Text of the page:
Trust is very important when talking to an abductee. They generally won’t give-up information to anyone, they need to trust the person they’re talking to. They need to know you’ll listen to them completely. They need to know you’ll be compassionate, and they need to know you’ll try to understand what they went through.

3. Anger: This is where an investigator needs to be at their best. Once a person re-lives their contact completely, then anger sets in. Anger associated with being personally violated, anger associated with the possibility of being experimented on, anger associated with being completely helpless throughout the whole event. You would think being scared may fall under emotion, but under extreme conditions we humans will jump right into a fight or flight scenario. In the anger phase, the abductee after re-living the contact in the Emotion phase, will talk about how scared they were. How they tried to fight, how they tried to grab something nearby to keep from being taken, and how they tried to escape, run, or do whatever they could do to get away. Once we humans realize fighting is not an option, we’ll go into flight mode. When an abductee re-lives the fight and flight event, they become very angry. This anger can manifest into much, much more, and at this point an investigator needs to listen and only listen thus allowing the anger to be released.

Through many investigations I’ve learned that after the anger is released, if I did my job correctly, the abductee won’t jump back into Phase 1 thinking they shouldn’t have talked to me at all. They become relaxed and realize they were able to talk to person who does understand and could give them some type of feedback which could help them deal with the event they went through. Of course this doesn’t always go the way you want it to go. There have been cases in which I’ve recommended professional help because their abduction has effected them either emotionally or physically to the point it could affect their health. My main concern is the person, not the story. If I feel an interview may be going in the wrong direction, I’ll de-escalate it, thus rescheduling to another time or make other recommendations, like seek professional medical help.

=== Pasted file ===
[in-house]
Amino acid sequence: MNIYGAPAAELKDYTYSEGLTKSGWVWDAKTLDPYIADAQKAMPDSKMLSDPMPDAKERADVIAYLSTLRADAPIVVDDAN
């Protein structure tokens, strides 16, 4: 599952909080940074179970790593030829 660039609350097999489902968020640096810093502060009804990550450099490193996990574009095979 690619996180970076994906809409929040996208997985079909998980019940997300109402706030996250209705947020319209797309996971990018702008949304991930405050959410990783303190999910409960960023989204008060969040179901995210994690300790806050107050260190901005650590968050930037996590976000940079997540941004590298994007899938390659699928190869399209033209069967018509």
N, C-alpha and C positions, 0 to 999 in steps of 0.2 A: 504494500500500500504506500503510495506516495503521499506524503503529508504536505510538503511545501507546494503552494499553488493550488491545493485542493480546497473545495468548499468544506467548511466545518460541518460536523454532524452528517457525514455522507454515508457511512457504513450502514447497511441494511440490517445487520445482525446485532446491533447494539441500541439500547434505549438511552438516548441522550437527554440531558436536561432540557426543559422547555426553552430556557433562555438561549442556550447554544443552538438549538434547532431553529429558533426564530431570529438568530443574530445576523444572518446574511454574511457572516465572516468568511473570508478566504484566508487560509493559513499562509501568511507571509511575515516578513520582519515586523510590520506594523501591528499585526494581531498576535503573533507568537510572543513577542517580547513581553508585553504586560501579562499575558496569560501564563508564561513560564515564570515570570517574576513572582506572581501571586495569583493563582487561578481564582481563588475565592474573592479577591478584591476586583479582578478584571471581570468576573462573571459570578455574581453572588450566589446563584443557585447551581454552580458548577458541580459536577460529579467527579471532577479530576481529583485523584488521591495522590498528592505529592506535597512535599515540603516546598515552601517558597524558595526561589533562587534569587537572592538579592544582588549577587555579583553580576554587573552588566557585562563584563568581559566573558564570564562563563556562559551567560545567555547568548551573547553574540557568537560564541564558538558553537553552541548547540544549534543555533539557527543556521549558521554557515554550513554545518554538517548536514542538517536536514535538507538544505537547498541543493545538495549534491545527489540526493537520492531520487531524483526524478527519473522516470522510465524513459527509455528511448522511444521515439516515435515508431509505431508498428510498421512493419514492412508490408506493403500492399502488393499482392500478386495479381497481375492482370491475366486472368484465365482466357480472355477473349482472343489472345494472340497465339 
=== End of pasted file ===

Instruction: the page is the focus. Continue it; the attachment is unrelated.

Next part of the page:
I don’t claim to be a doctor, nor will I act like one, I’m an investigator. I might be the first person abductees talk to about their encounter, but after every interview I always recommend they visit their doctor for a medical checkup or seek a psychiatrist to help them through their emotional state of mind if needed. My practice is the person’s health comes first, the story comes second, if the story comes out at all.

My recommendation for the Psychiatric community, friends, family, and co-workers is; Listen to the abductees encounter, let them talk to the ones they trust while not worrying about ridicule. After the ones they trust listen, then they may want to contact someone like me to share that information with. Investigators can tell them whether or not the information they have is common to information from other abductees, or only unique to their loved ones, which then could be something entirely different. Either way, the key is to listen, not ridicule.

The three phases interviewing an abductee by aliens is actually very similar to interviewing someone who’s been personally violated. First they Hesitate telling the story, then they Emotionally tell the story, and last, Anger sets in when they talk about having no control or not having the ability to fight back or run. This should be a clear wake-up call to anyone who knows a person claiming to be an abductee that yes, something very traumatic has happened to them.

It’s time to listen and not pre-judge. Leave the pre-judging to the idiots on TV, and not with family, friends, or loved ones.